A Backlash Brews Against Low Pay On The Factory Floor
Forty years ago, a manufacturing job was often a ticket into the middle class. That's not the case today. Wages for manufacturing jobs are plummeting, and some states are questioning whether competing for those jobs is still worth it.
For Cynthia Hunter, a $9-per-hour manufacturing job offer meant she could stay in the workforce after taking a buyout from her management job at Exxon Mobil in 2012.
"I was scared to stay out of the marketplace," says Hunter, 58. "I mean, I have worked all these years, and I never in my life collected unemployment — ever."
Her low pay at Kace Logistics in Detroit was a shock, but at least she doesn't have children to feed and clothe, she says. "Everyone there at this plant — everyone — has like, a second job, something else that they do," Hunter says.
Here's the good news: In the U.S., 350,000 manufacturing jobs came back after the recession. Here's the bad: Many pay much less now. Real wages for auto supplier jobs have fallen 14 percent since 2003, even as the average for all jobs declined only about 1.5 percent, according to a study from the National Employment Law Center.
Catherine Ruckelshaus with the National Employment Law Project says $9 an hour is all too common for manufacturing jobs these days. "Some good jobs do remain, but too many of them resemble positions at Wal-Mart and McDonald's," she says. "The companies simply aren't feeling the pressure from anywhere to do right by their workers."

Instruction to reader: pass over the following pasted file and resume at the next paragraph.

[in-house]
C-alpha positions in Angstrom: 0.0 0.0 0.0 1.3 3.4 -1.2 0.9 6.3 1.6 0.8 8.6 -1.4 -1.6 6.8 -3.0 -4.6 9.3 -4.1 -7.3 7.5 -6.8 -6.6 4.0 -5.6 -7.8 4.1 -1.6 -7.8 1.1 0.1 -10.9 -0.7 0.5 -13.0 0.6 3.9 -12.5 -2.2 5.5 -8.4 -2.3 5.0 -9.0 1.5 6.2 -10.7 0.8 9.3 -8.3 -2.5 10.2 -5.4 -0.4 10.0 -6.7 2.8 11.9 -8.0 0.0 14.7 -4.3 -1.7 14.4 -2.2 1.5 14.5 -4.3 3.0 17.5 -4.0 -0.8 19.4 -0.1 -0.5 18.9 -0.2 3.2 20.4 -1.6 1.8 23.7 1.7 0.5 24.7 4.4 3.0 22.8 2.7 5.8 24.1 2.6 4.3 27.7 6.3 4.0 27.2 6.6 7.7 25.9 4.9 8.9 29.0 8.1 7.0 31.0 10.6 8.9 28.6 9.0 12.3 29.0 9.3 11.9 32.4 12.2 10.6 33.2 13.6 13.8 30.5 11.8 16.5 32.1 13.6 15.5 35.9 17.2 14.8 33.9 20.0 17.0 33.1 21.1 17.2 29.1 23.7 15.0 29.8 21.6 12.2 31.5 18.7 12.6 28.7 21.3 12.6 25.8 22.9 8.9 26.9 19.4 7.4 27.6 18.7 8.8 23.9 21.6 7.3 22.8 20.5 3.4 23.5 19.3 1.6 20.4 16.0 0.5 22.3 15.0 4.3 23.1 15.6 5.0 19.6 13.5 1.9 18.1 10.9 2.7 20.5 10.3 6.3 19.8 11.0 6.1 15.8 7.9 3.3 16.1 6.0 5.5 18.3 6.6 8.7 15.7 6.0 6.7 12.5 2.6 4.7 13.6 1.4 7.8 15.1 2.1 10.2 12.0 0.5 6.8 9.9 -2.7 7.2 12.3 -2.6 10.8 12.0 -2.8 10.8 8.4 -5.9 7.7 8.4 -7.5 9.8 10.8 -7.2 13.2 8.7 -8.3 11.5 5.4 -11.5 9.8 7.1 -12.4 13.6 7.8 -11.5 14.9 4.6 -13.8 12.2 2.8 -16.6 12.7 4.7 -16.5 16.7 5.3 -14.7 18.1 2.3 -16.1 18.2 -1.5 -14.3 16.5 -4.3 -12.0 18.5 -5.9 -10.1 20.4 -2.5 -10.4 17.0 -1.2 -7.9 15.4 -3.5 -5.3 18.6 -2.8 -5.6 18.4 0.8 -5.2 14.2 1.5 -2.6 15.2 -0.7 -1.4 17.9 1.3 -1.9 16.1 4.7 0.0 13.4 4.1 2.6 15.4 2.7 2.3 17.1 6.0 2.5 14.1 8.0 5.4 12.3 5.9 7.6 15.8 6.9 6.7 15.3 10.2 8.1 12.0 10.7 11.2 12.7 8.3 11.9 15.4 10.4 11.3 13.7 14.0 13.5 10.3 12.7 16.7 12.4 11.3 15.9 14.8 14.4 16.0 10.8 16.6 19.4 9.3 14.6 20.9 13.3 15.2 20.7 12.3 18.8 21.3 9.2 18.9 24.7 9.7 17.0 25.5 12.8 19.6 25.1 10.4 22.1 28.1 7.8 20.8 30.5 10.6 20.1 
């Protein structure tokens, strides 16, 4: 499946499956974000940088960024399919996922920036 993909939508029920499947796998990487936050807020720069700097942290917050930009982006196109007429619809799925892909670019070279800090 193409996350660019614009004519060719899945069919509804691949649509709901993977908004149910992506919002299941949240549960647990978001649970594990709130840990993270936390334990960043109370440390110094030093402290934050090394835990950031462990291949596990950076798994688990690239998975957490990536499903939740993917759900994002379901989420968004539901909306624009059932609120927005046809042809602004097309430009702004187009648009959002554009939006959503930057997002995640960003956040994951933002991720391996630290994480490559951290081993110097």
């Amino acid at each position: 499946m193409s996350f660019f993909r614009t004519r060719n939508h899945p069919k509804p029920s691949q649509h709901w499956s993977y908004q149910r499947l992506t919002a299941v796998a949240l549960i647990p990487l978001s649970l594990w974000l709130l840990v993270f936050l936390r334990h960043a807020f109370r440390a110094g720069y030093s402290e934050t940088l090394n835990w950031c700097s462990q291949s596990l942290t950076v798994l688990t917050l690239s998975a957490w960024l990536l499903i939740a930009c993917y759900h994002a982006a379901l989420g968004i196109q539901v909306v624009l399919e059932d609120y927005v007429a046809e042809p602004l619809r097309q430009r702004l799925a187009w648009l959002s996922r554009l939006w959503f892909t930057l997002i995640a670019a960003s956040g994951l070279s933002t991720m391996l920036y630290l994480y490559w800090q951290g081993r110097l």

Ruckelshaus wonders why states still dangle huge incentives before manufacturers. Nissan, for example, got $1.3 billion in financial incentives from Mississippi for a new factory, according to a study from the nonprofit organization Good Jobs First — all for jobs that pay $12 an hour.
Of course, many people would say, better a low-paying job than no job at all, but some states are starting to demand a bigger bang for their buck. For instance, Michigan now puts cash on the table, but no tax breaks.
"We don't give them the money in advance, where it's all spent. We give it to them as they meet the commitments that they've made," says Mike Finney, head of the Michigan Economic Development Corp. And, Finney says, the state only chases jobs with above-average pay.
Still, there's nothing states can do about NAFTA and Mexico; Mexican auto workers earn between $2.50 and $5 an hour.
Sean McAlinden, an economist with the Center for Automotive Research, says Southern states tried to compete both with the Midwest and with Mexico. But for jobs that can still be shipped away, he says, forcing manufacturers to pay more would very likely accelerate the loss of jobs to Mexico.
"The Southerners, you could say, got the work based on cheaper wages than the old Upper Midwest," he says. "And now, if you live by the cheap wage, you die by it."
Some jobs can't be relocated, like Hunter's, inspecting and placing parts in sequence for the assembly plant next door.
Hunter got fed up with the low pay, she says, and decided to organize her plant this summer. Four weeks ago, workers at Kace signed their first union contract and got a $2-an-hour raise.
Meanwhile, there's another free trade agreement looming: the Trans-Pacific Partnership, a deal with Malaysia, Singapore, Vietnam, Japan and seven other countries.
But concerns that the agreement could put more downward pressure on U.S. wages is sparking opposition to the deal, especially from members of Congress who represent states with a heavy reliance on manufacturing jobs.
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